There are other tools you can get to help with relaxation that could be helpful for the restorative yoga, or for simply finding a comfortable rest position to hold still and breathe for 10-15 minutes (this will GREATLY help). These tools include an eye pillow (here’s a favorite scented one from Amazon), or a bolster for under your knees or spine- personally I like the pranayama pillow sized bolsters as they’re a bit smaller and very versatile.

Get Grounded:

Have you ever heard of “earthing”? Earthing and grounding go together as a way to calm the body and relax. This could look like reconnecting with the Earth- walking in the dirt, sitting on a park bench with your feet against the ground (best barefoot), or even sitting near the water.

I also find that gentle yoga is helpful for grounding as it’s typically slower paced and done barefoot- and surely could also be done outside but inside works too.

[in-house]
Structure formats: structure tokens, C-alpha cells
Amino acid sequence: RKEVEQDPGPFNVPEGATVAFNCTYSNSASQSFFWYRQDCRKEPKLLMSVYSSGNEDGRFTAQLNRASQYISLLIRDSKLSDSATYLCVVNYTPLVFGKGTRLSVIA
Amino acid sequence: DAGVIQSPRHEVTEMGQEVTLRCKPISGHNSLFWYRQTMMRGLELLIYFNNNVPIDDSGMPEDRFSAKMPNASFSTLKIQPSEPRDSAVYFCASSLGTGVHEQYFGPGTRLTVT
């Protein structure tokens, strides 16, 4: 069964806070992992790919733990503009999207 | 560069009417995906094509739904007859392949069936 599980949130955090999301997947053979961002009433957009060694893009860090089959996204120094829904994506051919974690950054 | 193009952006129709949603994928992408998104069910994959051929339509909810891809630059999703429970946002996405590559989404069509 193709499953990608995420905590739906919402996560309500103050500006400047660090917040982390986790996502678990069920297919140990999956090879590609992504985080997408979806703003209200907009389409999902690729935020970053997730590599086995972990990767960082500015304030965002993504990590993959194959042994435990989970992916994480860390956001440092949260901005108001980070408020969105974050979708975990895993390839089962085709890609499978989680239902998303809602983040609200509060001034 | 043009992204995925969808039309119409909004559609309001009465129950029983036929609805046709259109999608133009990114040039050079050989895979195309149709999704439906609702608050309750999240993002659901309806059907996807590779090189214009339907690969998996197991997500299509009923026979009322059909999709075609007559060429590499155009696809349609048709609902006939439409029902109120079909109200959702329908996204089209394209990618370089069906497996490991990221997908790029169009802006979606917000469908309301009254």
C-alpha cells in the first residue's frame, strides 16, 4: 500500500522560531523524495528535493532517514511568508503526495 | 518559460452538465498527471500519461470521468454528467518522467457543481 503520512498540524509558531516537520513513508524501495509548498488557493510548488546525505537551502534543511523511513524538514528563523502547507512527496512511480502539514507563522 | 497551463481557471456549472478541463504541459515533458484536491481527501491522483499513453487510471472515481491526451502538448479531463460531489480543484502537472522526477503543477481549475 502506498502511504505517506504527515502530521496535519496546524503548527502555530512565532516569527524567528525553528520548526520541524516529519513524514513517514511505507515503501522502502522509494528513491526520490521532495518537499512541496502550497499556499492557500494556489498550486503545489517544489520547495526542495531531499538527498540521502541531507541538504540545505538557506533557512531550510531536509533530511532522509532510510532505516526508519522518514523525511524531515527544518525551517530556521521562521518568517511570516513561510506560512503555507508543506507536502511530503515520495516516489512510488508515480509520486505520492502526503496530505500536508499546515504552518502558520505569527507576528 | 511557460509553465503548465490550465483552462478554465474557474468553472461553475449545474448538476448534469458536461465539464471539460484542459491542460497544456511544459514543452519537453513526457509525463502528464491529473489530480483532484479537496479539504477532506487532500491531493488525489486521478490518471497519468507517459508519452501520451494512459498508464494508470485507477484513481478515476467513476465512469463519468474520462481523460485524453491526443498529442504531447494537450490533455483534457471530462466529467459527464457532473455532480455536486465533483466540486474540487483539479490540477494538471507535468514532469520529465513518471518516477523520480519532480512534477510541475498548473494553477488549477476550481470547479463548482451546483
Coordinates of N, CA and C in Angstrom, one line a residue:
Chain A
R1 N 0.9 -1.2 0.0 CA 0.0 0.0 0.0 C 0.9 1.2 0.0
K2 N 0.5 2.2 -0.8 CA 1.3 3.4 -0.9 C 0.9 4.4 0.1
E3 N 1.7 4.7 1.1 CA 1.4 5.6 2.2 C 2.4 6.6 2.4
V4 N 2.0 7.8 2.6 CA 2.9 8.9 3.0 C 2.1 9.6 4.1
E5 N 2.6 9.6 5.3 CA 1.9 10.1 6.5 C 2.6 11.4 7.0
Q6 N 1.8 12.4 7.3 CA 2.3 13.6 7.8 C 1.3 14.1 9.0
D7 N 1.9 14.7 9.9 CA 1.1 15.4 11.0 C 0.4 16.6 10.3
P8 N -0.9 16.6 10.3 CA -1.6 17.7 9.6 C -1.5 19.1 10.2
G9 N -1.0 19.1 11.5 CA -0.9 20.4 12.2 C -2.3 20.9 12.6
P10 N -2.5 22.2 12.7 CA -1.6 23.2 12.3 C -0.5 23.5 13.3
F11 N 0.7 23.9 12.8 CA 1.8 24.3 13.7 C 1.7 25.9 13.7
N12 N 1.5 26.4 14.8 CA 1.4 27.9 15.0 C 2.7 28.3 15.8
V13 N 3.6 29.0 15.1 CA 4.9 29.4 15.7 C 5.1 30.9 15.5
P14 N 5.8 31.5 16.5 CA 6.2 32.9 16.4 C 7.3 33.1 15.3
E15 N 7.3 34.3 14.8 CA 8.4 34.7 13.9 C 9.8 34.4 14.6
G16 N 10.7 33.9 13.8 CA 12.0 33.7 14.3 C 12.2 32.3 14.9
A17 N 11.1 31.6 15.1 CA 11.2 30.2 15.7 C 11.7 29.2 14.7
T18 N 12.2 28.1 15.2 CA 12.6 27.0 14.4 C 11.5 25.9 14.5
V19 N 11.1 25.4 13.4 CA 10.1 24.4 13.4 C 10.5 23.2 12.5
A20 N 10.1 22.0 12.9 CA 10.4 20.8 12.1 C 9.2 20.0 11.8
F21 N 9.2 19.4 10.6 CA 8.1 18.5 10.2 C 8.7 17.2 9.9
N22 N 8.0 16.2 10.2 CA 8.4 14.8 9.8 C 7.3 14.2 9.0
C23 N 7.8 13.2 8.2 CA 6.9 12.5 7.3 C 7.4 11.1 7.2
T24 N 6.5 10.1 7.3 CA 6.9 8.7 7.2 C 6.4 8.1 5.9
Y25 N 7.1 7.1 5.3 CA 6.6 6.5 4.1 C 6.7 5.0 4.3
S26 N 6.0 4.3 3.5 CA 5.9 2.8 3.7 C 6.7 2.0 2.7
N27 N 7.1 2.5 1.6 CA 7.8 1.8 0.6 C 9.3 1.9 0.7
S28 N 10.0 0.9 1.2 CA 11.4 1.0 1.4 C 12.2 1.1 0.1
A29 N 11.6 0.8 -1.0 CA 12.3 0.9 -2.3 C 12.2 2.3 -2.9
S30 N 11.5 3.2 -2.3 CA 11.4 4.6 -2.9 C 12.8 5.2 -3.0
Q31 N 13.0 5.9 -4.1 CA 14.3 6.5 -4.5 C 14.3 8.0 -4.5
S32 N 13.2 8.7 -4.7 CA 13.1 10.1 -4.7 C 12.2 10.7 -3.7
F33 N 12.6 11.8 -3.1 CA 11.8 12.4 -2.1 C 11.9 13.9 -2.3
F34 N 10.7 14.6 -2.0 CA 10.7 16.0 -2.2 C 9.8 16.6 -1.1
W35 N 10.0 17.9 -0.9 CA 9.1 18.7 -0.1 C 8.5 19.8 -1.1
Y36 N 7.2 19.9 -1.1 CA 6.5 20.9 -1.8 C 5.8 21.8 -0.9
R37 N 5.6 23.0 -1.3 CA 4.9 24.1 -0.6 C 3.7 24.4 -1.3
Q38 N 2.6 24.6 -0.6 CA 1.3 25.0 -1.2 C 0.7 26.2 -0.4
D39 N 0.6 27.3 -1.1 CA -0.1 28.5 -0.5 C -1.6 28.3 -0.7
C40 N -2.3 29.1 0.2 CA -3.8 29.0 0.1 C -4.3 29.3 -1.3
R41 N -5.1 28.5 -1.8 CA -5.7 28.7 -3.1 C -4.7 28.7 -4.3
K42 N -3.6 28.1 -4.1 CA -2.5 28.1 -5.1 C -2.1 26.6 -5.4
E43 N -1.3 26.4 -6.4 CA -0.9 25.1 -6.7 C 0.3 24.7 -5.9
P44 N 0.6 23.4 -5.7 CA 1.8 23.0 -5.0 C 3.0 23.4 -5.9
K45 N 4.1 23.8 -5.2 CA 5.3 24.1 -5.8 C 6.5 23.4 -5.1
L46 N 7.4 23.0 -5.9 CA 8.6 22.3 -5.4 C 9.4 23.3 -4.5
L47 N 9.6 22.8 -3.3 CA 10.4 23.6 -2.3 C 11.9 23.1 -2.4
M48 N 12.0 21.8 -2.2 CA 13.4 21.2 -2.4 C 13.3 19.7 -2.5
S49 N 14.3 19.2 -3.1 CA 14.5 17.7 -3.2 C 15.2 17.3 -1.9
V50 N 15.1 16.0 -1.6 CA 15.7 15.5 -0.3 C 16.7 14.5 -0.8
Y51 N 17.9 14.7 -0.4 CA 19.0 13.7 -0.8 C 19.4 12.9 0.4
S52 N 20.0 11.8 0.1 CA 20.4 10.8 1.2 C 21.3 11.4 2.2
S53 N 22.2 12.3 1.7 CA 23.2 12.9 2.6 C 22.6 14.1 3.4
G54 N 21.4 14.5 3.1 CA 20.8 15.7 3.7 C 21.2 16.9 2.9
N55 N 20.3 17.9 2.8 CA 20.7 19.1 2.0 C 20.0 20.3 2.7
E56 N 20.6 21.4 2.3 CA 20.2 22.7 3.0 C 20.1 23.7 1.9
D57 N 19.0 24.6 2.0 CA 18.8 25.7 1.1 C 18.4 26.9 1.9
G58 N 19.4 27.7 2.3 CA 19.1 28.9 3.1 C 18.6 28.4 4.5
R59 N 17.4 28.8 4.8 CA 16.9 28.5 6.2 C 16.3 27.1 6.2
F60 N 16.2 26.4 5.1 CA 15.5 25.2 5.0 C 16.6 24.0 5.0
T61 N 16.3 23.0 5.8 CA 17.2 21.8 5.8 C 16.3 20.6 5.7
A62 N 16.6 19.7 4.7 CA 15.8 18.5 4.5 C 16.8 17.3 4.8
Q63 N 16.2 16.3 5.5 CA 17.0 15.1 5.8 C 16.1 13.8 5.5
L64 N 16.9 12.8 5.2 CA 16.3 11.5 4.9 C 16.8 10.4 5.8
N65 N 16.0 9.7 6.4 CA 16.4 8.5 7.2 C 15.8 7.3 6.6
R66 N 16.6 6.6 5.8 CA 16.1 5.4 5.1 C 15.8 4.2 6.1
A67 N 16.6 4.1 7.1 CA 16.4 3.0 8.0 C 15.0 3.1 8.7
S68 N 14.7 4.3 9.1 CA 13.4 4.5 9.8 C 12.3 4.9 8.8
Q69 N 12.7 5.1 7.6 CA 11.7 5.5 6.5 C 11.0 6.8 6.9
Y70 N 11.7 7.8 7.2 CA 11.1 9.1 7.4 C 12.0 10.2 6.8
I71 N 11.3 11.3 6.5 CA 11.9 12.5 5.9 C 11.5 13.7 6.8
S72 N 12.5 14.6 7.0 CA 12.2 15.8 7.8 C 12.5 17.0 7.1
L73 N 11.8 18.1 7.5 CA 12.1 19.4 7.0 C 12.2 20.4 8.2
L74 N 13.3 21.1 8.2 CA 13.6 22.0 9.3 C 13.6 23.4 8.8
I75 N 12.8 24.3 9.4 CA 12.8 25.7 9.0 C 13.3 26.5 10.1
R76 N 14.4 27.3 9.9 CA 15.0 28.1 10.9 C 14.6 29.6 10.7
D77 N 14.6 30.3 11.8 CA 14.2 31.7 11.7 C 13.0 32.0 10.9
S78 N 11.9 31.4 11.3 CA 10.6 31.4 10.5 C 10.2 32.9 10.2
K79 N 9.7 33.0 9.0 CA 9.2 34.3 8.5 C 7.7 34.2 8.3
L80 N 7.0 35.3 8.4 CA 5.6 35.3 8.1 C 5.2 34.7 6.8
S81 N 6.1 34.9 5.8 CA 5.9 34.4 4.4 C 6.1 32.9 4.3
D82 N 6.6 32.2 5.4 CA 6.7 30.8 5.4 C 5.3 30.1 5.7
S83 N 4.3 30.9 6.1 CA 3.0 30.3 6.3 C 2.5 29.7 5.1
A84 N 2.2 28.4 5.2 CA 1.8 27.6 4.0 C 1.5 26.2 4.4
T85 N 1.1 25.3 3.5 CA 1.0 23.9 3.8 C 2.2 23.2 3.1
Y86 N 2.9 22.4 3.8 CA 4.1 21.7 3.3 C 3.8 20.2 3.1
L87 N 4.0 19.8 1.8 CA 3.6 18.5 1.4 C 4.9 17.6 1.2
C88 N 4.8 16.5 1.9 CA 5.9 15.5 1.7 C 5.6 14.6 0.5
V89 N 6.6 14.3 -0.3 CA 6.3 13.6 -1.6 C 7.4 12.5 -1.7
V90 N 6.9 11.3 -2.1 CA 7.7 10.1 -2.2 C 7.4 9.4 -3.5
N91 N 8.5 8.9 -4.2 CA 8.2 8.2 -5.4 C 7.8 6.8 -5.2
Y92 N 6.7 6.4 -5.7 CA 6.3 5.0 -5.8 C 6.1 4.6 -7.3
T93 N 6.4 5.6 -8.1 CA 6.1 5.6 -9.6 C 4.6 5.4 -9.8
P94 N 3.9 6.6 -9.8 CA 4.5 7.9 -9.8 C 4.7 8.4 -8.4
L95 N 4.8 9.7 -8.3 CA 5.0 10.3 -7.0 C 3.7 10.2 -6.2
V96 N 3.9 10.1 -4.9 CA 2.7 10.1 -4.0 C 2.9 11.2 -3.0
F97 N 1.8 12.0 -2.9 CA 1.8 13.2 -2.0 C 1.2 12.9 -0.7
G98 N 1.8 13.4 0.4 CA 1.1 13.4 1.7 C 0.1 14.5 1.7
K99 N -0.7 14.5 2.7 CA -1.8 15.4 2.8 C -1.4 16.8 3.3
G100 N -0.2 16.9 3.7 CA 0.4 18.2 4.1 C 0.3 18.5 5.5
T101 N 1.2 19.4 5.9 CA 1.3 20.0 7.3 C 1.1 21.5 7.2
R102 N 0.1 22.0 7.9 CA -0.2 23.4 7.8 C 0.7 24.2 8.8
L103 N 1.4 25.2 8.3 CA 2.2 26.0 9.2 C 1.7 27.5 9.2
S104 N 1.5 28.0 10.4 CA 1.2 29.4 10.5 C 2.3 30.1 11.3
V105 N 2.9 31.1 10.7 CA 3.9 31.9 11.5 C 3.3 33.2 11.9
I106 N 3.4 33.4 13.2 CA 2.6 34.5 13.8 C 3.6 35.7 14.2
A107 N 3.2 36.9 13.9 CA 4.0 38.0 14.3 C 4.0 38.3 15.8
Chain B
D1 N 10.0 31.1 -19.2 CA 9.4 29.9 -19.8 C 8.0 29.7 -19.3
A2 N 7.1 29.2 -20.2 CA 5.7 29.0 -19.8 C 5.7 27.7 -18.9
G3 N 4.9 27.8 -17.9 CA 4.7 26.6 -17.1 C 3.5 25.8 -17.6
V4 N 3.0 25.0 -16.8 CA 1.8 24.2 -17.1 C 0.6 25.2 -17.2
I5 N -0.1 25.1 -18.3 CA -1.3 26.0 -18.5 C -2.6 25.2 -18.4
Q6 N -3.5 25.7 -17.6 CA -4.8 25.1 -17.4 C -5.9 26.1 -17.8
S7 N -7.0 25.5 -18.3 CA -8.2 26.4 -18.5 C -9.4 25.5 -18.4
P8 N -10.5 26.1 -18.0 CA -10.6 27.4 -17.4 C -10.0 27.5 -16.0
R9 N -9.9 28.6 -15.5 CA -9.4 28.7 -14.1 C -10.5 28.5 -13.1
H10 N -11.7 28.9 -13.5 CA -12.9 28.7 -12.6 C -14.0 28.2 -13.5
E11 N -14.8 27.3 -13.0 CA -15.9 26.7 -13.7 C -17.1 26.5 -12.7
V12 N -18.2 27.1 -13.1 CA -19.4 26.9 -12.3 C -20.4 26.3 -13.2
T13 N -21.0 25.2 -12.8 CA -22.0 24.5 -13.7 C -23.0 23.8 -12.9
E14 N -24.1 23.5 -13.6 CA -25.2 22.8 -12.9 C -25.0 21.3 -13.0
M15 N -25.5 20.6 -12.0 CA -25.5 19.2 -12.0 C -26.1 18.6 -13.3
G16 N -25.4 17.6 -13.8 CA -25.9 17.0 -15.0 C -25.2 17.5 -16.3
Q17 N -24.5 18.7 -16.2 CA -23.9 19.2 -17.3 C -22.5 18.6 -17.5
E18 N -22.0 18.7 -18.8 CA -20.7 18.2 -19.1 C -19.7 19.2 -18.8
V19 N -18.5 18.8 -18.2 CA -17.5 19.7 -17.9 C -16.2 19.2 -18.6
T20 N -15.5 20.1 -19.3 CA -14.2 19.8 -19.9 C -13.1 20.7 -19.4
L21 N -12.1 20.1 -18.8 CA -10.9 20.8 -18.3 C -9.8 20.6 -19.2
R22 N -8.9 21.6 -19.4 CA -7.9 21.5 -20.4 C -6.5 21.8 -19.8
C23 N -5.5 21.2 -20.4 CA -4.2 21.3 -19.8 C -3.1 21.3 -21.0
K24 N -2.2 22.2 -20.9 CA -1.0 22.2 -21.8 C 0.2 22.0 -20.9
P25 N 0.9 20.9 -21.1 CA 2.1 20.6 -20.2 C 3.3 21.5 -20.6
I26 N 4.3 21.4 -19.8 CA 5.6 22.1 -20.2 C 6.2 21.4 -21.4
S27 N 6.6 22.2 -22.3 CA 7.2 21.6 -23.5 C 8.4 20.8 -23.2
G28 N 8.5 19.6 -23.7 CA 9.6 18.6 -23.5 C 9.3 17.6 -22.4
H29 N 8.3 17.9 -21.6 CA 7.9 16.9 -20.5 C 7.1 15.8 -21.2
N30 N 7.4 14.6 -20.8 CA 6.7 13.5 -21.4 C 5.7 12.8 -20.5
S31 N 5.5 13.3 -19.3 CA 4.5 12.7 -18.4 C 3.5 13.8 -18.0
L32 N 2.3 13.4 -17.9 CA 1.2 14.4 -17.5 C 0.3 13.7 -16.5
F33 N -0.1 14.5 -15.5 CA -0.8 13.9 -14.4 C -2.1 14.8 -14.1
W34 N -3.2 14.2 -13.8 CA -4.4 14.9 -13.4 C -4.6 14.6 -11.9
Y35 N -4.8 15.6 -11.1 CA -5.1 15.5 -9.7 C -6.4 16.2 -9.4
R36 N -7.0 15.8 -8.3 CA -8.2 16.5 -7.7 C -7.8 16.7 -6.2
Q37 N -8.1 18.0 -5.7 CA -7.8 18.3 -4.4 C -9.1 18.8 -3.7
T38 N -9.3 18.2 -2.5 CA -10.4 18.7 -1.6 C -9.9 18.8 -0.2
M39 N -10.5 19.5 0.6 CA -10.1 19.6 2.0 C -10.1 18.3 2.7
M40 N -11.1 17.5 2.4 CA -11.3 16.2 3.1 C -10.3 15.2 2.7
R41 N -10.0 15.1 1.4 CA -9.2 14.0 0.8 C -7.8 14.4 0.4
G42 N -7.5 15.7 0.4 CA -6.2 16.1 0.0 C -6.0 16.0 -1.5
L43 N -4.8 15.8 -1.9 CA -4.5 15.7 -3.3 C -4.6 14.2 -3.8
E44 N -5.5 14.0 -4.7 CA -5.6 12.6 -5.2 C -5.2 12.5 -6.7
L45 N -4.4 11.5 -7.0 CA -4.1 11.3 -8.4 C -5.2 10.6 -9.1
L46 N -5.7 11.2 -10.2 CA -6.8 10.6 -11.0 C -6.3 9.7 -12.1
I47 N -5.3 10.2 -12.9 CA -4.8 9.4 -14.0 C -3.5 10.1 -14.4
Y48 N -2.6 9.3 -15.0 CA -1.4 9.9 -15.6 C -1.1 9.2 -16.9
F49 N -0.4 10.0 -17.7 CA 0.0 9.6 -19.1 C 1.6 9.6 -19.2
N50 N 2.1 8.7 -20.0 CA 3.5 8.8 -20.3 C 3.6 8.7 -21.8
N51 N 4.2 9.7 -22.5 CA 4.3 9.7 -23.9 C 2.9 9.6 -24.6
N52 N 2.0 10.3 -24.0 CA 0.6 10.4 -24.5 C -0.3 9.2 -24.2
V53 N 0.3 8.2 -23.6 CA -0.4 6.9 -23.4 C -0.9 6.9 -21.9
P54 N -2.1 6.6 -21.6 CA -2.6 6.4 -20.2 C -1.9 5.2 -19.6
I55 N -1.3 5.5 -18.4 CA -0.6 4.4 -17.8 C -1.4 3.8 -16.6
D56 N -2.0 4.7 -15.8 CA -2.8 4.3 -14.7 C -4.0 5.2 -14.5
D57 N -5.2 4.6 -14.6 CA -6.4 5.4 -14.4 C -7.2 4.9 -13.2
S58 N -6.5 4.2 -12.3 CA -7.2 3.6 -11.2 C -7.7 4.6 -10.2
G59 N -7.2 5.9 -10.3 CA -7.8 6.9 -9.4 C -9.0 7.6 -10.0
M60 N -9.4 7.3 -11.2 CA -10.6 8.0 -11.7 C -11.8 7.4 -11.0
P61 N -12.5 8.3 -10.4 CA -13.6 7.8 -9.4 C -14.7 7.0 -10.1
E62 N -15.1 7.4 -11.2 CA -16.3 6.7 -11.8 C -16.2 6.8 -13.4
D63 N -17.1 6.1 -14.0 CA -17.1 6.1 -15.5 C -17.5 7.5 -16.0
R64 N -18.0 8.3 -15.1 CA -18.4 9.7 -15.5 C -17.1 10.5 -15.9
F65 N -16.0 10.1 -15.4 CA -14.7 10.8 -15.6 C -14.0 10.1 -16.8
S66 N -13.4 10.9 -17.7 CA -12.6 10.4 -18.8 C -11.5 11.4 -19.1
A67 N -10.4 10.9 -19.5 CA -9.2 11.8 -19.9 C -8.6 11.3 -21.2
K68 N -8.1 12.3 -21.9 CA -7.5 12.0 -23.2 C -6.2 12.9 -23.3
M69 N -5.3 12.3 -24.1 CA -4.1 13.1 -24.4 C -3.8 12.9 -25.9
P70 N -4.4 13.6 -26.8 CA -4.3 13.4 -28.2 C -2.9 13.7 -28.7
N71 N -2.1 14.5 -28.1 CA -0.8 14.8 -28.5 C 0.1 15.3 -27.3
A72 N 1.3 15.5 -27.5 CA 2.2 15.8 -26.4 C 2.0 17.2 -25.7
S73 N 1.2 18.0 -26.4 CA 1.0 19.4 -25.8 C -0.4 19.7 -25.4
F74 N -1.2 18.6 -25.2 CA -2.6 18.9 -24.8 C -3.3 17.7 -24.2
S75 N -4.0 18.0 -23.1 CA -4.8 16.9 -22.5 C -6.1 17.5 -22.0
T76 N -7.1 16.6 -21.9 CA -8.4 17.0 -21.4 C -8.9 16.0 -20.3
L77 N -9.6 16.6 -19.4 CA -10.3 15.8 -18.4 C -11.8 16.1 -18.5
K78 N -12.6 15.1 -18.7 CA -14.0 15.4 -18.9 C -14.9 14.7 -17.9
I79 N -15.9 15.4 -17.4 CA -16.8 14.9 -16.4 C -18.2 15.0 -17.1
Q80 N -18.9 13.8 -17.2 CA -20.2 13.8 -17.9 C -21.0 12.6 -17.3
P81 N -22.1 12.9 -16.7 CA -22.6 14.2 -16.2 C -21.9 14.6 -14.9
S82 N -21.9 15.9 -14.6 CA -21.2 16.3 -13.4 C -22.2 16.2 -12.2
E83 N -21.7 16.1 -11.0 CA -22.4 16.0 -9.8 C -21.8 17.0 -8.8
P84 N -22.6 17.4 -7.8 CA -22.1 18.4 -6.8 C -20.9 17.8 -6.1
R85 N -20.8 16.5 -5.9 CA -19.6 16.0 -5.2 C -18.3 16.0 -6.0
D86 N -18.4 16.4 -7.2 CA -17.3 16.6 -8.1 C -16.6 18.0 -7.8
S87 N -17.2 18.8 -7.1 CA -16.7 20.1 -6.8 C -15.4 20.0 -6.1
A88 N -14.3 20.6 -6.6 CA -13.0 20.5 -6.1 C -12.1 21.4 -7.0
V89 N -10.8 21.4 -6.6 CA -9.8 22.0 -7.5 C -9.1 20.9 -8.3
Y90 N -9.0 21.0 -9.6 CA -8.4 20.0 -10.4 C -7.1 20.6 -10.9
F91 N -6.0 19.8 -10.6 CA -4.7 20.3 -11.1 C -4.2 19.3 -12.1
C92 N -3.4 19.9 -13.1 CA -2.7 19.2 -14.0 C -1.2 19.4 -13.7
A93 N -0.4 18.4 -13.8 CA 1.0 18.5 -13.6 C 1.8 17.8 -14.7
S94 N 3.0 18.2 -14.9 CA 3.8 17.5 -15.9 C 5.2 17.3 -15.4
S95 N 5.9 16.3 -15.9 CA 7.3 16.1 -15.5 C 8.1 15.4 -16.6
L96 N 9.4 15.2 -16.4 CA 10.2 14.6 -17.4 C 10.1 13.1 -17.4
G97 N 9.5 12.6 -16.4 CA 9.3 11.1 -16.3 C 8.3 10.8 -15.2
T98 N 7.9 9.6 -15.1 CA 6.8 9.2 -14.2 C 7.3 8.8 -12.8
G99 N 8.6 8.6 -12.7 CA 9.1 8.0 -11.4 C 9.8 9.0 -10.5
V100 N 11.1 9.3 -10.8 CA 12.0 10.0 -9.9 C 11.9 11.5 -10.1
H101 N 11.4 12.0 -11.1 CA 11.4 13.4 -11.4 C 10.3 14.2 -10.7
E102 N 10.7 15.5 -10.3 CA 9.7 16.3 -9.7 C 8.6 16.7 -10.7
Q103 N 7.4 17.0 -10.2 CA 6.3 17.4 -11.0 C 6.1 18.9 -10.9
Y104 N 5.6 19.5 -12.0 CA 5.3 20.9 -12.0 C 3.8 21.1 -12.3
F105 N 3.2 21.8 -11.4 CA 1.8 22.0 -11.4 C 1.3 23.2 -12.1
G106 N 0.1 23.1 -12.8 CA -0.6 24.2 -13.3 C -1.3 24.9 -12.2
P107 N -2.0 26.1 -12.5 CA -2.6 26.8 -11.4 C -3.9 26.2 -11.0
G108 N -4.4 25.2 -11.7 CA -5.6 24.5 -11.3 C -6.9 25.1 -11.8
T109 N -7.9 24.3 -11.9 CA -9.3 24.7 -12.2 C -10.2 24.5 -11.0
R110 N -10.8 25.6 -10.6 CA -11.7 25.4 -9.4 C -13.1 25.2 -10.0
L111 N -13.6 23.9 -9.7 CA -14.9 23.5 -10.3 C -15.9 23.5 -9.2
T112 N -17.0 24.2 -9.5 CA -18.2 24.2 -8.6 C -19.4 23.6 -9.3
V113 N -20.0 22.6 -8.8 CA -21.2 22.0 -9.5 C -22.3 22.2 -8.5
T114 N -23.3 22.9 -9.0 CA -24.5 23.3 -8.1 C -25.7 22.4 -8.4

Another GREAT tool for getting grounded is: a weighted blanket. Weighted blankets can be a bit on the pricey side, especially if the weight is evenly distributed (you want this), but man do they instantly ground you and start to restore your nervous system. Some people like sleeping with them, but I tend to like mine when I’m snuggled up on the couch. Weighted blankets work by simulated deep pressure tough- kind of like a giant hug- and it significantly can reduce stress and anxiety.

Magnesium:

Finally- an excellent tool you can easily implement right away is called Natural Vitality Calm. It’s a drinkable magnesium supplement- you just add to water. They have a wide variety of flavors though they’re very subtle in taste- my favorite is the lemon raspberry. My primary care physician recommended this as an natural option for managing the anxiety and it genuinely started working that same week.

Until I experience panic attacks myself I had no idea how magnesium supports coping with stress and anxiety- and in fact having magnesium deficiencies has been linked with more anxiety and depression.